|Born: Nov 8, 1656 in Haggerston, Shoreditch, London, England|
|Died: Jan 14, 1742 (at age 85) in Greenwich, London, England|
|Nationality: English, British|
|Famous For: Halley’s Comet|
Edmund Halley was an English astronomer and mathematician who was brought up in a wealthy family. His father was a soap maker from the Derbyshire family at a time when the demand for soap was increasing in Europe. Although the father lost a lot in the 1666 Great Fire of London, he could still afford his son’s education and also pay a private tutor. After joining St. Paul’s School, Halley’s true astronomical talent started showing.
Halley’s Early Years
At the age of 17, Halley joined Queens College in Oxford with astronomical expertise practiced by the assortment of instruments his father had bought him. He reinforced his talent by working with John Flamsteed, who was the Astronomer Royal in 1675. His work encompassed observations at Greenwich and Oxford.
During his Oxford studies in June 1676, Halley observed an occultation of Mars and since then proposed to move to the Southern Hemisphere to carry the same observations. This idea was modestly financed by his father as well as King Charles II.
The King personally issued a letter to the East India Company to take Halley and an assistant to St. Helena. Also the president of the Royal Society, Brouncker, and the founder of Royal Observatory, Jonas Moore, supported Halley’s endeavors. This marked the start of his road to success.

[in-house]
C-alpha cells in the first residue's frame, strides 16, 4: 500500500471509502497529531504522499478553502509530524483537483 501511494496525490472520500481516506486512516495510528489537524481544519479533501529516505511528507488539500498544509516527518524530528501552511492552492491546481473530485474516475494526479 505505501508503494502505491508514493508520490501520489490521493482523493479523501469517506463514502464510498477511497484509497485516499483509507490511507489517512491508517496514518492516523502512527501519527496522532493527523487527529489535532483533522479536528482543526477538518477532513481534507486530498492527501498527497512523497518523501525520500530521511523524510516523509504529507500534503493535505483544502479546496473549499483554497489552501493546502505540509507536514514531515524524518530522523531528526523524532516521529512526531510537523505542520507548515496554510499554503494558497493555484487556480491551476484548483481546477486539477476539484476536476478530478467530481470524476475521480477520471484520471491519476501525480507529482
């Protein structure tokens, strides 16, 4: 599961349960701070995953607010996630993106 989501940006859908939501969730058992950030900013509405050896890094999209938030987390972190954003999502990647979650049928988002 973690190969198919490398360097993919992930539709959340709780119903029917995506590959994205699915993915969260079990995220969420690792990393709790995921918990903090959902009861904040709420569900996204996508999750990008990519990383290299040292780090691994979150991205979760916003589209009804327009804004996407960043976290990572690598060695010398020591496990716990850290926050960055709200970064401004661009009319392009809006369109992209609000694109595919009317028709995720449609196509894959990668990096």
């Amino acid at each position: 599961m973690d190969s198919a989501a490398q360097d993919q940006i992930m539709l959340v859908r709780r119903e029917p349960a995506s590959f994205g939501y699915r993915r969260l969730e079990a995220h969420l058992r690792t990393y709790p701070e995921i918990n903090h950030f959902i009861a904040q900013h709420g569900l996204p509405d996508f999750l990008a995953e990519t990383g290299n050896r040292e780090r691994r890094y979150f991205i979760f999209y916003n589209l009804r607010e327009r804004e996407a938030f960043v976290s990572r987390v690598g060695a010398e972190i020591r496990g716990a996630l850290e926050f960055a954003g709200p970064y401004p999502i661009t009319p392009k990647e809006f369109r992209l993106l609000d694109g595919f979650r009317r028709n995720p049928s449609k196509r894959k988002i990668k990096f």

Halley’s Astronomical Works
At the Island of St. Helena, Halley recorded celestial latitudes and longitudes. When he returned back home in 1678, he had observed up to 341 stars including a passage of Mercury along the sun’s disk. His published catalogue was the first one to contain southern stars with telescopically locations. As such, he was promoted to be a fellow of the Royal Society. In his service, he was sent to Danzig to resolve a dispute between Havelius and Hooke concerning observation accuracy. Hooke sued Havelius for making inference without using the telescope. Halley’s verdict was that the observations were accurate.
Nevertheless, Halley’s chief motive was to explain planetary motion using celestial mechanics extended from Isaac Newton’s studies. Together with Robert Hooke, they made impressive progress, but with no solid observed orbits that could support their findings.
Halley’s Work with Comets
In 1704, Edmund Halley was appointed the professor of geometry at Oxford, but he still persistently studied astronomy. In 1705, his book, A Synopsis of the Astronomy of Comets, was published and it described an observation of parabolic orbits of 24 comets that were observed between the years 1337 and 1698.
Halley’s careful observations with many separate years reveled that comets travelled in similar orbits. Particularly, he saw that the comets of the years 1531, 1607, and 1682 were similar and thus same. In fact, he further predicted that the comet would return in the year 1758 and when it did, it was named Halley’s Comet to honor his discovery.
In a nutshell, Halley’s transition from theoretical to applied astronomy has made him iconic and a symbol of inspiration to young astronomers. In his time, he also devised methods of accurately measuring the distance of the earth from sun. In 1720, he took over as the Astronomer Royal of Greenwich until his death in 1742.